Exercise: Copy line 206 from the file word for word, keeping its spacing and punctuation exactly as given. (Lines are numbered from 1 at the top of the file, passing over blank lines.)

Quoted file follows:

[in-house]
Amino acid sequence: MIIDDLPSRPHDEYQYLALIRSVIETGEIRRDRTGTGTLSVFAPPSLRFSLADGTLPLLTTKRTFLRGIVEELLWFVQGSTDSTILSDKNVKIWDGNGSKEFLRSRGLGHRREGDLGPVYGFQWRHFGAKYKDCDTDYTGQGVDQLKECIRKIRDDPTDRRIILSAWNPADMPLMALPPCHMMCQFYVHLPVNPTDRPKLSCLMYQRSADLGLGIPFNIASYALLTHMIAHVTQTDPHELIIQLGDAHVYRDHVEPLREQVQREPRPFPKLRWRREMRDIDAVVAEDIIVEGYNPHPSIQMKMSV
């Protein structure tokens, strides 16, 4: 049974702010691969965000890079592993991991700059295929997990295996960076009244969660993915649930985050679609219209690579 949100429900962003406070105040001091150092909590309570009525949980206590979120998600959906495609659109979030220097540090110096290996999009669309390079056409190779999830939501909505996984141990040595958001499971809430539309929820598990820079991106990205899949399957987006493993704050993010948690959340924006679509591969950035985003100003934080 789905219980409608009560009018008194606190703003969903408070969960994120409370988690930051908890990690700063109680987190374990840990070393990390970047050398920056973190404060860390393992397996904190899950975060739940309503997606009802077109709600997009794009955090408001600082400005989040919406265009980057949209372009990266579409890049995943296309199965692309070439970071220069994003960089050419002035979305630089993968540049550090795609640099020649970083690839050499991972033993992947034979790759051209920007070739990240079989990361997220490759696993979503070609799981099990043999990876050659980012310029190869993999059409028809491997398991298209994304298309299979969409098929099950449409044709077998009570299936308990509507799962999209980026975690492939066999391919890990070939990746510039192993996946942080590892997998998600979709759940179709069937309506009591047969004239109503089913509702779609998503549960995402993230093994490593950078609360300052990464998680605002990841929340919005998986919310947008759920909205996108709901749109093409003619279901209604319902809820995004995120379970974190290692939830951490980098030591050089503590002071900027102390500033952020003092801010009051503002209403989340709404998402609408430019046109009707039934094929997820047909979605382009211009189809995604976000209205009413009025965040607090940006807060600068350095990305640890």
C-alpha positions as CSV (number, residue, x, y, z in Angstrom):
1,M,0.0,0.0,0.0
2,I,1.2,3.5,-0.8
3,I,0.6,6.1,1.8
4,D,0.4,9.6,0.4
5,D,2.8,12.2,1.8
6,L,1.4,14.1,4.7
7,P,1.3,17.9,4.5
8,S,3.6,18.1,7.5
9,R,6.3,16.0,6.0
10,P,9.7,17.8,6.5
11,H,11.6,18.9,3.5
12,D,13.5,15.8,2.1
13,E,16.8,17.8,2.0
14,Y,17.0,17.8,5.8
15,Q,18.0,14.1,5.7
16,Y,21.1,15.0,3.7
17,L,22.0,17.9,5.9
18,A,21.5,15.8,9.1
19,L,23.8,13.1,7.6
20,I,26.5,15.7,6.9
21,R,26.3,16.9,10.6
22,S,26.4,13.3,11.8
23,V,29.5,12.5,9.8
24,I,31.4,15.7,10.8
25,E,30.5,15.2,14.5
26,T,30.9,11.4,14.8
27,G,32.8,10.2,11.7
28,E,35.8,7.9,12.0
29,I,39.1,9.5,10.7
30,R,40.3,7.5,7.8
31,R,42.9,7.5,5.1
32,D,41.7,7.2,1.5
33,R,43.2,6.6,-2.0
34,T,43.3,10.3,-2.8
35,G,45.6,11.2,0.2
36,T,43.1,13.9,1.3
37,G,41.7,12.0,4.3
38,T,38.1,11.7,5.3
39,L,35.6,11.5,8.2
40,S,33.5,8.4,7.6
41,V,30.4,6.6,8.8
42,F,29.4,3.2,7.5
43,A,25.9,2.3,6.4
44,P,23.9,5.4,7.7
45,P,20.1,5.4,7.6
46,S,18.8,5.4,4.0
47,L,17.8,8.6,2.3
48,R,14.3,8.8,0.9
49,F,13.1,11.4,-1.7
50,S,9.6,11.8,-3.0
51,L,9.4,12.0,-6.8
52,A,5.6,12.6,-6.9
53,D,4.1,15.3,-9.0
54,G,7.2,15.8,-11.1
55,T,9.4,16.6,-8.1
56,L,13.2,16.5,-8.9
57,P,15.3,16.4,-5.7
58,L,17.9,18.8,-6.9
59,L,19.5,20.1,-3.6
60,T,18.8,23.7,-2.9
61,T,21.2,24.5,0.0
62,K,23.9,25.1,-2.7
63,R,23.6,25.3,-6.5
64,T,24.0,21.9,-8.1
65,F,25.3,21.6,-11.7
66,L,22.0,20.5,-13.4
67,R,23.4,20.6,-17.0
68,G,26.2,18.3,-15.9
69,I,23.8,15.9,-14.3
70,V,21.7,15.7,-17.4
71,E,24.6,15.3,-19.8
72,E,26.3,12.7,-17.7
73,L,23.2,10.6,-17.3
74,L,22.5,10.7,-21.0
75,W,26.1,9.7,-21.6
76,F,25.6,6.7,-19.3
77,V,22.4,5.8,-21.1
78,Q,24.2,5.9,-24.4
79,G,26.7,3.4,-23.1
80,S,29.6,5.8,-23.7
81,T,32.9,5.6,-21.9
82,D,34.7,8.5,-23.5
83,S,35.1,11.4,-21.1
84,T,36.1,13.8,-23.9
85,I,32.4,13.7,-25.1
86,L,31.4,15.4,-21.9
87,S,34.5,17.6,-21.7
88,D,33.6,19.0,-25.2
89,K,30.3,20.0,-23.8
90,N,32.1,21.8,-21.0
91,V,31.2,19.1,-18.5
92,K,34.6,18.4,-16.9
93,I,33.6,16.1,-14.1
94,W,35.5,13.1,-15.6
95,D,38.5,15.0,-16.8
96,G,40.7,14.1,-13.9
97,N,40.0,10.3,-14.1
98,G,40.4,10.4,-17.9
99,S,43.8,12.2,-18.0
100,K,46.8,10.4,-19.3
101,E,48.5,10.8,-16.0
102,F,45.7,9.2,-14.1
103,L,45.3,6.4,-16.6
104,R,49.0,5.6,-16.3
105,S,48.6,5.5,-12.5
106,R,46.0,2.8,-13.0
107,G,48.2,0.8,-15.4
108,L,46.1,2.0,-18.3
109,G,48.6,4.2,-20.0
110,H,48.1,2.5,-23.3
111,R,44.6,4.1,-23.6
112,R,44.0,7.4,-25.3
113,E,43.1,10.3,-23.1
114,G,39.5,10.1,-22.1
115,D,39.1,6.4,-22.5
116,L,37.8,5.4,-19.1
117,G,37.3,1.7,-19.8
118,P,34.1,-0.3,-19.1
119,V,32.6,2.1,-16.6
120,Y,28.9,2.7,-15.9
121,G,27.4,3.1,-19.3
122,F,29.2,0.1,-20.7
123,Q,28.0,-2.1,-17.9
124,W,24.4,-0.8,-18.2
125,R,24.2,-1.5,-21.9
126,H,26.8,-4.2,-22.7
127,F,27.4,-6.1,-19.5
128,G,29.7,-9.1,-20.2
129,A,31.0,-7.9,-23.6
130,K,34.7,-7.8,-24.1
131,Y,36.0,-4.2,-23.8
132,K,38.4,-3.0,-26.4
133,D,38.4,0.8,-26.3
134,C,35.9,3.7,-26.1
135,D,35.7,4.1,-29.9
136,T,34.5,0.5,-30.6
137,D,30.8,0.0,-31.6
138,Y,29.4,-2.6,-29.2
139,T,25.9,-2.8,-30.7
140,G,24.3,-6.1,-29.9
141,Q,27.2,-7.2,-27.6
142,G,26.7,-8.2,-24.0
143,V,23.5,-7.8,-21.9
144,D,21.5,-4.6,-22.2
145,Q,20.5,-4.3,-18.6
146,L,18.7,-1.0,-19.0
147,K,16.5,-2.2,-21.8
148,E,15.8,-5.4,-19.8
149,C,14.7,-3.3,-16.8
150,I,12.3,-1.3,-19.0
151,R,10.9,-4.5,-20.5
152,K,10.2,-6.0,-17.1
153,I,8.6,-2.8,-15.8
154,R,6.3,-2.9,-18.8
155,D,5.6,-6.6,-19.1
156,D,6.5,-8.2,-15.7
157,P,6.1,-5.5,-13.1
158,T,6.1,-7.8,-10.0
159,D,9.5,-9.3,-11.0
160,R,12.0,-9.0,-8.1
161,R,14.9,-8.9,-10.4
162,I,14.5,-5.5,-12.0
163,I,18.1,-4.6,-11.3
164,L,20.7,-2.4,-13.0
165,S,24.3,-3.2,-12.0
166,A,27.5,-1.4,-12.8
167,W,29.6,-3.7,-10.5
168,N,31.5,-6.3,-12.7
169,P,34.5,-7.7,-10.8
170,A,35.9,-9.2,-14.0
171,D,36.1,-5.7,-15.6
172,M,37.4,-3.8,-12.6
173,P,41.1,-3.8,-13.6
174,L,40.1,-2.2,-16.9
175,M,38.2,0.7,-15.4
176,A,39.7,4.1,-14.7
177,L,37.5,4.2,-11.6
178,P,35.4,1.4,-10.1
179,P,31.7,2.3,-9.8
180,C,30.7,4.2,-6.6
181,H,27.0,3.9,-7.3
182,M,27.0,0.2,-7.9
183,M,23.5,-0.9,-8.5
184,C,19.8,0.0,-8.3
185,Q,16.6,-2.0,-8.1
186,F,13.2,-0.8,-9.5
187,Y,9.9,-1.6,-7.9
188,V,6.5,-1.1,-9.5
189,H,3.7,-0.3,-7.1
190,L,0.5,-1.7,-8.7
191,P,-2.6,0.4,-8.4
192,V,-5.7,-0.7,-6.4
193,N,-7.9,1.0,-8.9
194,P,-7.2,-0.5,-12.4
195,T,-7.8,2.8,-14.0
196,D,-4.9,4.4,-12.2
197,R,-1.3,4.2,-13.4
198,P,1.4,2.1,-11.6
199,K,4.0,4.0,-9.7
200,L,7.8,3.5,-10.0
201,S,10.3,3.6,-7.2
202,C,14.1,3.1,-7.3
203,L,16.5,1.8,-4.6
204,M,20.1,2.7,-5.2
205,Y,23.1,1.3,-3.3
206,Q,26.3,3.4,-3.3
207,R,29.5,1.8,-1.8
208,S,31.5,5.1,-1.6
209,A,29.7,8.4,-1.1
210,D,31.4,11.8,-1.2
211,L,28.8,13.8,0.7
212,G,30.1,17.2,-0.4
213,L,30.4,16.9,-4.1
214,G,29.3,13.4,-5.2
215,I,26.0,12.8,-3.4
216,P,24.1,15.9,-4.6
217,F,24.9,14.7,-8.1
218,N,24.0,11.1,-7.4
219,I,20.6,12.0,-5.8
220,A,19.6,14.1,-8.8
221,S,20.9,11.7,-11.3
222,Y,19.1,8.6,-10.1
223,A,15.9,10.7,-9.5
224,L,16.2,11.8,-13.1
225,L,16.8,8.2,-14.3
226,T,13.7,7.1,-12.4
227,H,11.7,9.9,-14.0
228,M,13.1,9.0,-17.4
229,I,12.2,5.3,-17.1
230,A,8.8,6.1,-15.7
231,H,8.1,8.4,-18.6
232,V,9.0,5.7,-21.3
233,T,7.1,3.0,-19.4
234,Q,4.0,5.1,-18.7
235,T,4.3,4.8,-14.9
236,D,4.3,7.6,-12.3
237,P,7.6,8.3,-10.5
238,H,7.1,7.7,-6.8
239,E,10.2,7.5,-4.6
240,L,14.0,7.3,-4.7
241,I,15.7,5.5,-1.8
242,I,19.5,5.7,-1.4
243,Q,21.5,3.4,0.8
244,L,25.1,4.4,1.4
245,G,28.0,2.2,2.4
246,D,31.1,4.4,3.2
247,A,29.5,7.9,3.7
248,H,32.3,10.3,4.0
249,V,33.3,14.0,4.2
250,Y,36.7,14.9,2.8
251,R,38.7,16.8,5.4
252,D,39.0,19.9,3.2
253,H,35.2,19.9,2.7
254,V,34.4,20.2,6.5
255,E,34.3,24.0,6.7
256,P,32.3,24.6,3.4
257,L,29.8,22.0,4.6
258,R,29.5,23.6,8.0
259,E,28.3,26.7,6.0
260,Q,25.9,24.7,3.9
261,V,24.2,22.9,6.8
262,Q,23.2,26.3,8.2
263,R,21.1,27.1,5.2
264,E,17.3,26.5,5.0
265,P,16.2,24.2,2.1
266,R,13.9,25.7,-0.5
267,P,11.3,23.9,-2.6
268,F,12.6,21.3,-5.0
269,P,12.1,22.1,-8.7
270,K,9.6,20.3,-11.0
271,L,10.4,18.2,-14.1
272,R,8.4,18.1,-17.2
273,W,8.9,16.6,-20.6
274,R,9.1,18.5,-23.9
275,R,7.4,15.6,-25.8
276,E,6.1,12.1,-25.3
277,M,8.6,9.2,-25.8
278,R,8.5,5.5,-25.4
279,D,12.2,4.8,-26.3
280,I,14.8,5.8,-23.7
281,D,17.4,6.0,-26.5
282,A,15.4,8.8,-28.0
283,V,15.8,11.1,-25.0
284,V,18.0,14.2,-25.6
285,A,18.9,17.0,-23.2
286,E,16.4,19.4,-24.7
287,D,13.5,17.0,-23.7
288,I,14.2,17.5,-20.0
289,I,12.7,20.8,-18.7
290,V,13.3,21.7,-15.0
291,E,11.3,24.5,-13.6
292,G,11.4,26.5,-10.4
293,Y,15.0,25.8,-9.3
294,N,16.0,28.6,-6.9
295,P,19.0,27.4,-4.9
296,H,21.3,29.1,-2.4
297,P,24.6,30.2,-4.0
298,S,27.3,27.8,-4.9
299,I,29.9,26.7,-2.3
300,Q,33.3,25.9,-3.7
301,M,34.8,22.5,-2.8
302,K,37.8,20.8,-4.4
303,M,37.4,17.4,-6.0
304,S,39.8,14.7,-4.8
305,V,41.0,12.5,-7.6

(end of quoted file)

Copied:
202,C,14.1,3.1,-7.3